Published last week, the long-awaited Parliamentary Commission into Banking Standards (PCBS) final report weighed in at 550 pages and included a long list of recommendations designed to tackle the broken culture in the UK's banking industry.
Which? has long been campaigning for a Big Change in banking to put customers first, not bankers. With this in mind we decided to put some of the PCBS recommendations to the test with consumers. After all it is they who are ultimately at the sharp end when things go wrong - whether that is enduring shoddy service, mis-selling and sky high charges or seeing billions they've paid in taxes spent on bailing out the banks.
The good news is that more than half (53%) felt confident that the Commission's recommendations will lead to positive improvements in banks. Nearly nine in ten (85%) agree that criminal sanctions are appropriate for senior bankers who act recklessly and seven in ten (69%) believe greater support from banks for whistleblowers will help to address poor practice.
What's not so good is to see just how much our trust in banks and regulators is bumping along the bottom.
Only 19% think the banks would be effective at delivering change in banking culture and standards. Unfortunately, the Commission's recommendations rely heavily on the banks to do just that, which is why the regulator must convince the public that if the industry fails it will step in.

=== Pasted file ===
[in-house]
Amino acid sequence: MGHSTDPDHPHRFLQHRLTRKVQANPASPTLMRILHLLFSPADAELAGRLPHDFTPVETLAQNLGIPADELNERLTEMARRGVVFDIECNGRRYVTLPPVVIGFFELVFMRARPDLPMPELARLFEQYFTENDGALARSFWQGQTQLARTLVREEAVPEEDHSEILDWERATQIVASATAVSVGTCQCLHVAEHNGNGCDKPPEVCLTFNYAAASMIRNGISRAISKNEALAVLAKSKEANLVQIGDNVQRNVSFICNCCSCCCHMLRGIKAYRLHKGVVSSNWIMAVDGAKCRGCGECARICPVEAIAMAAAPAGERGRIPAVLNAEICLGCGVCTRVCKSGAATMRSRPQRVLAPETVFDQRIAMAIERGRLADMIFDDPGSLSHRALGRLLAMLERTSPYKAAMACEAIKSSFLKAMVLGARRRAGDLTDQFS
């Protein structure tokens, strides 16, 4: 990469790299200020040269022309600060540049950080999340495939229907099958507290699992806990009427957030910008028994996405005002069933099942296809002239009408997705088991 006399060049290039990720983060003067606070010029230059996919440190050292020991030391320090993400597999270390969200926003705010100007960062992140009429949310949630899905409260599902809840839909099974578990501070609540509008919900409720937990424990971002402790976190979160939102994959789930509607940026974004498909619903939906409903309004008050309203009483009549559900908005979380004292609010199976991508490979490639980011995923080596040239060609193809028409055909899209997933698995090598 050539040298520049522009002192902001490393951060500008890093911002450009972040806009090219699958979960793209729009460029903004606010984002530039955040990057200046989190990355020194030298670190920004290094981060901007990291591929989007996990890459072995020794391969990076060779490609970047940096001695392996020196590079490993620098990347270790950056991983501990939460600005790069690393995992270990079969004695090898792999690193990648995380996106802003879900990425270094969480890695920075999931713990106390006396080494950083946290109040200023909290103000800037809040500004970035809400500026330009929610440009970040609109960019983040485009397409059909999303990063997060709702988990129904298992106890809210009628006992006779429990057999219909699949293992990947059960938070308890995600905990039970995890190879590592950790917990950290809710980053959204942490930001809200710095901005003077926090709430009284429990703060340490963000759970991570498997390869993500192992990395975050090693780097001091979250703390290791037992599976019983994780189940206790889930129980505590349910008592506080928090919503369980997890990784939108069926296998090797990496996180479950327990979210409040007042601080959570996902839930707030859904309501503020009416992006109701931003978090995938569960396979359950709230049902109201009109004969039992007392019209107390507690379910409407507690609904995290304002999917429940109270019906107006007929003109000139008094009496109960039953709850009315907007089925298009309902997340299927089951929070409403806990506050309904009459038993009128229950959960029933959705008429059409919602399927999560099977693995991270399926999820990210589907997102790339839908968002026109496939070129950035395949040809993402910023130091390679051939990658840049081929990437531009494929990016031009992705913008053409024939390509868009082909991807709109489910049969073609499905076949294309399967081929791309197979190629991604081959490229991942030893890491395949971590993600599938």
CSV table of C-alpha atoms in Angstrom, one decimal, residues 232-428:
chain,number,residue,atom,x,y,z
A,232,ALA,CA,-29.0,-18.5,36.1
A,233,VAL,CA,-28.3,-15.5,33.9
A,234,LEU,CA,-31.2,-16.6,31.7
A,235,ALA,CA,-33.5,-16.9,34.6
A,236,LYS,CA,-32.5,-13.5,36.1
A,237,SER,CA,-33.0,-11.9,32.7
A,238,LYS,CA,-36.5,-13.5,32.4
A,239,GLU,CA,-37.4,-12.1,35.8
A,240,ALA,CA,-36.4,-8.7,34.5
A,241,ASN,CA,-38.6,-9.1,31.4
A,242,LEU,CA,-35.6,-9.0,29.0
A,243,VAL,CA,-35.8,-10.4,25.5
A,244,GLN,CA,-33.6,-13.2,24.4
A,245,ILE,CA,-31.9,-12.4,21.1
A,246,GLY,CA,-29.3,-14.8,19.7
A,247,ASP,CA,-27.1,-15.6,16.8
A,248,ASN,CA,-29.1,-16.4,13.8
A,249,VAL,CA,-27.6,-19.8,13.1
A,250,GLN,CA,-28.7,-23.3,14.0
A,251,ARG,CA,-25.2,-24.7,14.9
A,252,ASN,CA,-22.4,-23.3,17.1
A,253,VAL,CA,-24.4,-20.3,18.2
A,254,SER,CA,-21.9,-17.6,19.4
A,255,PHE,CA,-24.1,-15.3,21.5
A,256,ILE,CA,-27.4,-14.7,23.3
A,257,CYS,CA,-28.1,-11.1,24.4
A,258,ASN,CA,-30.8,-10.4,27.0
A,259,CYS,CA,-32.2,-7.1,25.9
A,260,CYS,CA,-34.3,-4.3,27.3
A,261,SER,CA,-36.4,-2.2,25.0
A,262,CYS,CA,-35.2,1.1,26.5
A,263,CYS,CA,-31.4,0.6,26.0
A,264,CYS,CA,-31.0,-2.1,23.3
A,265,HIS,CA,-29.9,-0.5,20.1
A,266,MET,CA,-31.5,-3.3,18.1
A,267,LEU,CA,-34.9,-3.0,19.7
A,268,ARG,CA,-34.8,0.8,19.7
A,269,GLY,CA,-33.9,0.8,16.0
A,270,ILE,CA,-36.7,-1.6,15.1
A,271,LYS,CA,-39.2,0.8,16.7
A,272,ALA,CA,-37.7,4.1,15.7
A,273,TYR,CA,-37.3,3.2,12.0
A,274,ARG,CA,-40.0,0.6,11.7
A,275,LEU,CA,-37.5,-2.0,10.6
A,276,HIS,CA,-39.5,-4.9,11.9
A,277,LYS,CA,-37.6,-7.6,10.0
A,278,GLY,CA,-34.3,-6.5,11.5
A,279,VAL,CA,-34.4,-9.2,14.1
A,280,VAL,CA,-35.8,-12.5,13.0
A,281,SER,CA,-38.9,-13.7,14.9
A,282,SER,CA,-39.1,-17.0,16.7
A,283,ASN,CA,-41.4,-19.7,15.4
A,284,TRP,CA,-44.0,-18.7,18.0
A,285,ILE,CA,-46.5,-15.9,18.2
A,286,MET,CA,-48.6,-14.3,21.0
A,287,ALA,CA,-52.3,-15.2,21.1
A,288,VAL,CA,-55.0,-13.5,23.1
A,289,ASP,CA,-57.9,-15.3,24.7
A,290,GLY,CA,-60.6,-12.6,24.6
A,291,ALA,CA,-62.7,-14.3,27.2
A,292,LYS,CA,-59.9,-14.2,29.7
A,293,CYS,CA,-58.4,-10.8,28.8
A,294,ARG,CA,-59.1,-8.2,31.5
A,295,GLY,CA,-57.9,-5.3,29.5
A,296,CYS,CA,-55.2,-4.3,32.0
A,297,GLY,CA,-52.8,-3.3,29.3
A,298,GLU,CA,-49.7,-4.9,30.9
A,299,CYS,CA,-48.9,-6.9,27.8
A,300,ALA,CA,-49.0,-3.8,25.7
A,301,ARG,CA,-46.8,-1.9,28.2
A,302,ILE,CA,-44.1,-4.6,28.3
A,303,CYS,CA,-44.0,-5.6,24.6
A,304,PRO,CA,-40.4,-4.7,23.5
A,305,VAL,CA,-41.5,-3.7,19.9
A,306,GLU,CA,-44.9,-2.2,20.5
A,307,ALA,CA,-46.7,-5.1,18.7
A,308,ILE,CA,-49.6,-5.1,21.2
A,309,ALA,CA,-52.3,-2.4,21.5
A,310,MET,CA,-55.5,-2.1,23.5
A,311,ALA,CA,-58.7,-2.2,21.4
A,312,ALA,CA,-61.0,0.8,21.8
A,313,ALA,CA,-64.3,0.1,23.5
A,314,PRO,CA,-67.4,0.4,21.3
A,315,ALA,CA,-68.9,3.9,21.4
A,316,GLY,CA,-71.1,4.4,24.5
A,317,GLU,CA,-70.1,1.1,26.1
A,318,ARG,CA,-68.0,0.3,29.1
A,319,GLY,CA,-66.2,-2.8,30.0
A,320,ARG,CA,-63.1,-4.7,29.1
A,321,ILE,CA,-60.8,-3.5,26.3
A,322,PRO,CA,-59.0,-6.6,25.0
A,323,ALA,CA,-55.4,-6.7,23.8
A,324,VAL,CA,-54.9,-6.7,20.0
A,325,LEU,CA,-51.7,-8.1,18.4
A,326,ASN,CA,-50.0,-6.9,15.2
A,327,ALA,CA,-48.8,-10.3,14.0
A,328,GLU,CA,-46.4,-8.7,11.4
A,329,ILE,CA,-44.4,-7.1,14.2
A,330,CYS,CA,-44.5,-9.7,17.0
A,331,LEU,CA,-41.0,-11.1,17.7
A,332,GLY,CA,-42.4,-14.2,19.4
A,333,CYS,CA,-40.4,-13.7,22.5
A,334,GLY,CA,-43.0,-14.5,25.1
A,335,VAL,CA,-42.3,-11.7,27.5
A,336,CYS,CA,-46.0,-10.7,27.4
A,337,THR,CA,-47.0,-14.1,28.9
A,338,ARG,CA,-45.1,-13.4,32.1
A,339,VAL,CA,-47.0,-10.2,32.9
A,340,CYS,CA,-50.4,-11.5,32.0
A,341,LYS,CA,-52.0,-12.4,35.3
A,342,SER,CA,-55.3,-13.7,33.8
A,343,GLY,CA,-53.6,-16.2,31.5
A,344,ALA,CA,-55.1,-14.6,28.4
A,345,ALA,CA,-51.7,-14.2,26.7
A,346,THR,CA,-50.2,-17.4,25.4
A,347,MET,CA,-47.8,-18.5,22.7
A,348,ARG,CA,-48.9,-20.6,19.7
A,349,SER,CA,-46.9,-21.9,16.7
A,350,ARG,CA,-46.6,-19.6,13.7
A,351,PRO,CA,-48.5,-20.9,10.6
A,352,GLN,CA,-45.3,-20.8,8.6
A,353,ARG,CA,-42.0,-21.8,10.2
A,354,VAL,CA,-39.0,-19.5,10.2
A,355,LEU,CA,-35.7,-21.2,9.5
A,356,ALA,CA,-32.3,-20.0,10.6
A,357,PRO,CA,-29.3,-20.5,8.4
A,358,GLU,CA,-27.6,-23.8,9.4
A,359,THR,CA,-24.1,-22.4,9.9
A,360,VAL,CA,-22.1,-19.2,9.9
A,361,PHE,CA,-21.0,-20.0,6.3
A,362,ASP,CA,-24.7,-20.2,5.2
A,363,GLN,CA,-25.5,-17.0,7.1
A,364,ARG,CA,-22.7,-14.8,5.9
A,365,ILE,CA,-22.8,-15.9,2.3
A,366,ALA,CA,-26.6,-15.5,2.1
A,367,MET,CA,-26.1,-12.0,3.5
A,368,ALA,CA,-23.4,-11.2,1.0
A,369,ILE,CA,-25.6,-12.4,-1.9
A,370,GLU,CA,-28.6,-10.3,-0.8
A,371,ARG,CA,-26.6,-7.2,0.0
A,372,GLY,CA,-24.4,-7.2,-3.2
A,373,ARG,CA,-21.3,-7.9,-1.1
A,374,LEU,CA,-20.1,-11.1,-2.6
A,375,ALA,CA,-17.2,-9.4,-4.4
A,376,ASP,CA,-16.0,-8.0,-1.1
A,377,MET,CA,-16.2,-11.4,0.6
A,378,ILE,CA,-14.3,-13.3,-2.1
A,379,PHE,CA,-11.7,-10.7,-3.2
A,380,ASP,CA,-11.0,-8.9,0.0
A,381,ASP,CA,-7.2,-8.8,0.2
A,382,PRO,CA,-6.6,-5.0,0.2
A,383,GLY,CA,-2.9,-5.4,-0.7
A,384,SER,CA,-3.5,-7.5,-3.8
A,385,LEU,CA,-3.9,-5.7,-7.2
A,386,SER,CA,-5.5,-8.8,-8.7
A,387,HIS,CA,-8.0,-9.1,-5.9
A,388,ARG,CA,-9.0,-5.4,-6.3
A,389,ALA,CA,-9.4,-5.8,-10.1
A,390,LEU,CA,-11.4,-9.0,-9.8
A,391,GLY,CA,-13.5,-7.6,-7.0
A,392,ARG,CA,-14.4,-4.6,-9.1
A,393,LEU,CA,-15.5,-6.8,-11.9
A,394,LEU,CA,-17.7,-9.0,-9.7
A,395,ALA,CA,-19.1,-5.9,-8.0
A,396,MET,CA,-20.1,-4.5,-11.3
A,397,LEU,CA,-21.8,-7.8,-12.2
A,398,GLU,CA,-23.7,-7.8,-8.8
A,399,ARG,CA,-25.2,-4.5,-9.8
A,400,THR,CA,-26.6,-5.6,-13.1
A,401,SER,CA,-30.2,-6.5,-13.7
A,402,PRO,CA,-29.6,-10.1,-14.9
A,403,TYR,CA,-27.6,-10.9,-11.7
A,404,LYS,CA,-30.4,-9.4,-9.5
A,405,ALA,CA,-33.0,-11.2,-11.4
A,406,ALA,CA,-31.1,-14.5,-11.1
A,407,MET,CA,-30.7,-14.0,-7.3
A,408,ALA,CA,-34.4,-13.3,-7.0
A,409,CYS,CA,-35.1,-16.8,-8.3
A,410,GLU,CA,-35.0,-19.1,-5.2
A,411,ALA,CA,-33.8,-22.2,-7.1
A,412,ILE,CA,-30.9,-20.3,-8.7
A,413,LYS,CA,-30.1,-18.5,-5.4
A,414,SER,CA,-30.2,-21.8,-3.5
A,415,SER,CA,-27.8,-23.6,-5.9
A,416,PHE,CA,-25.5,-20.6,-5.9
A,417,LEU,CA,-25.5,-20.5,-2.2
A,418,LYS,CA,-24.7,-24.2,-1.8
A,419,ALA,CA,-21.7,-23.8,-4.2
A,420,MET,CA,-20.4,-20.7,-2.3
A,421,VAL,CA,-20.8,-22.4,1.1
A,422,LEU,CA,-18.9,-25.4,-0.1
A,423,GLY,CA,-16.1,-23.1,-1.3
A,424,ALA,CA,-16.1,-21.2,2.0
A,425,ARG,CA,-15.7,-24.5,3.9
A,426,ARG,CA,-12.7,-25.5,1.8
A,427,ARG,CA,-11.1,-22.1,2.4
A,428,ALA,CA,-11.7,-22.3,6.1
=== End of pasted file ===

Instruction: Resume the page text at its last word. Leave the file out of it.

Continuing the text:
Nearly nine in ten people (86%) agree that the Financial Conduct Authority needs to enforce the recommendations because banks can't be trusted to change themselves. However, only half (48%) are confident the regulator will take appropriate action against bankers that break the rules, showing how much work the FCA still has to do to convince the public that it won't follow in the 'light touch' footsteps of its predecessor.
To be fair, senior bankers are now saying the right things about tackling this crisis of confidence in their industry. And the FCA's leadership understands that it must show consumers how it will be a strong, open and proactive regulator to drive the cultural reform we so desperately need. The regulator will have to seize every opportunity to show it can act on problems before they spread and send a clear message that bad behaviour will be not tolerated.
The Banking Commission's proposals could signal the start of the big change in banking that consumers have been crying out for. Now the Government must work fast to get the necessary legislation in place without delay.
Our findings show the banks have a massive job on their hands to win back the trust of their customers. They should accept the changes coming their way and redouble their efforts to focus on their customers. We cannot afford to wait for a generation to see integrity and competition injected back into banking.